Before entering the bar, the TABC officers saw an intoxicated woman with a group of friends sitting in the bar's patio area. Thereafter, two officers entered the bar in plain clothes to determine if any violations of the Code were being committed. Once inside, one of the undercover officers, Yuri Alvarez, saw the intoxicated woman from the patio approach and speak to Medina, who was a bartender at the bar. According to Officer Alvarez, Medina then mixed four alcoholic drinks and helped the intoxicated woman carry the drinks to the group sitting on the patio. The officer testified that shortly after Medina came back inside, the intoxicated woman returned to the bar and Medina handed her a receipt. The officer saw the intoxicated woman take the receipt, crumple it up, and throw it away. Believing Medina had committed an offense under the Code—selling alcohol to an intoxicated person—Officer Alvarez notified the "identification" members of the team, who then entered the bar to identify the two women and notify them of the alleged violation.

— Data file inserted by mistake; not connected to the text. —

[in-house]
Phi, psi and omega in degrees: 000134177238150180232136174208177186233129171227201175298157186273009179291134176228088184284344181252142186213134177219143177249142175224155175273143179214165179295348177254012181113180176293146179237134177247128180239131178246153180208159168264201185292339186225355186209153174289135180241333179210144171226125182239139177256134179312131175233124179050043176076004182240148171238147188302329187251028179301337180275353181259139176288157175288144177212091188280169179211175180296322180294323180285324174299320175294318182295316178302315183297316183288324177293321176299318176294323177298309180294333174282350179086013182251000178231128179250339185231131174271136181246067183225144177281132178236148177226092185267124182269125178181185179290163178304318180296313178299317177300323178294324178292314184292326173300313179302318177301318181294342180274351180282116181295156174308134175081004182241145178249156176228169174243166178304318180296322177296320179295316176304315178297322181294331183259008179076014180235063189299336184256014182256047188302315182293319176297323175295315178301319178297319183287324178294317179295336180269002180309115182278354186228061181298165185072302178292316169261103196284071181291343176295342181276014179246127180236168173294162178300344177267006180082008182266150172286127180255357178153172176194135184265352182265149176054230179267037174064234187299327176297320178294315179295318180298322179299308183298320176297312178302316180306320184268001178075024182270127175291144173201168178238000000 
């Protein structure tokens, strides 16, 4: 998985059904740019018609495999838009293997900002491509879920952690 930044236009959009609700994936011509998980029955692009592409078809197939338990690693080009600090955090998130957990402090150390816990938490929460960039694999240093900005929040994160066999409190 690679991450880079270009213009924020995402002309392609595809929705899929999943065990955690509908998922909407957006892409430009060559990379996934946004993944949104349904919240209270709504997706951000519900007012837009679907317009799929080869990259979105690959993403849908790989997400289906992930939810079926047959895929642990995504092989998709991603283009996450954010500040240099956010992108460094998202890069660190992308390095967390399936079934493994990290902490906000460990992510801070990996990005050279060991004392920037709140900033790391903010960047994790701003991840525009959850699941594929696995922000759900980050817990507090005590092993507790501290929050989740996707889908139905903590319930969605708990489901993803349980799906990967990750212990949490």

After identifying the women, an officer issued a criminal and administrative notice to Medina, advising her that a warrant would be issued after a charge was filed with the Bexar County District Attorney. Neither Medina nor the intoxicated woman were arrested at that time. The officers released the intoxicated woman to Medina, who took responsibility for taking the intoxicated woman home.

The State subsequently charged Medina with selling alcohol to an intoxicated person, a violation of section 101.63(a) of the Code. See TEX. ALCO. BEV. CODE ANN. § 101.63(a) (West 2007). Medina waived a jury trial and the case was tried to the bench. During closing arguments, the trial court questioned whether the State proved Medina "sold" alcohol. Ultimately, however, the trial court found Medina guilty and sentenced her to one day in jail and assessed a $100.00 fine.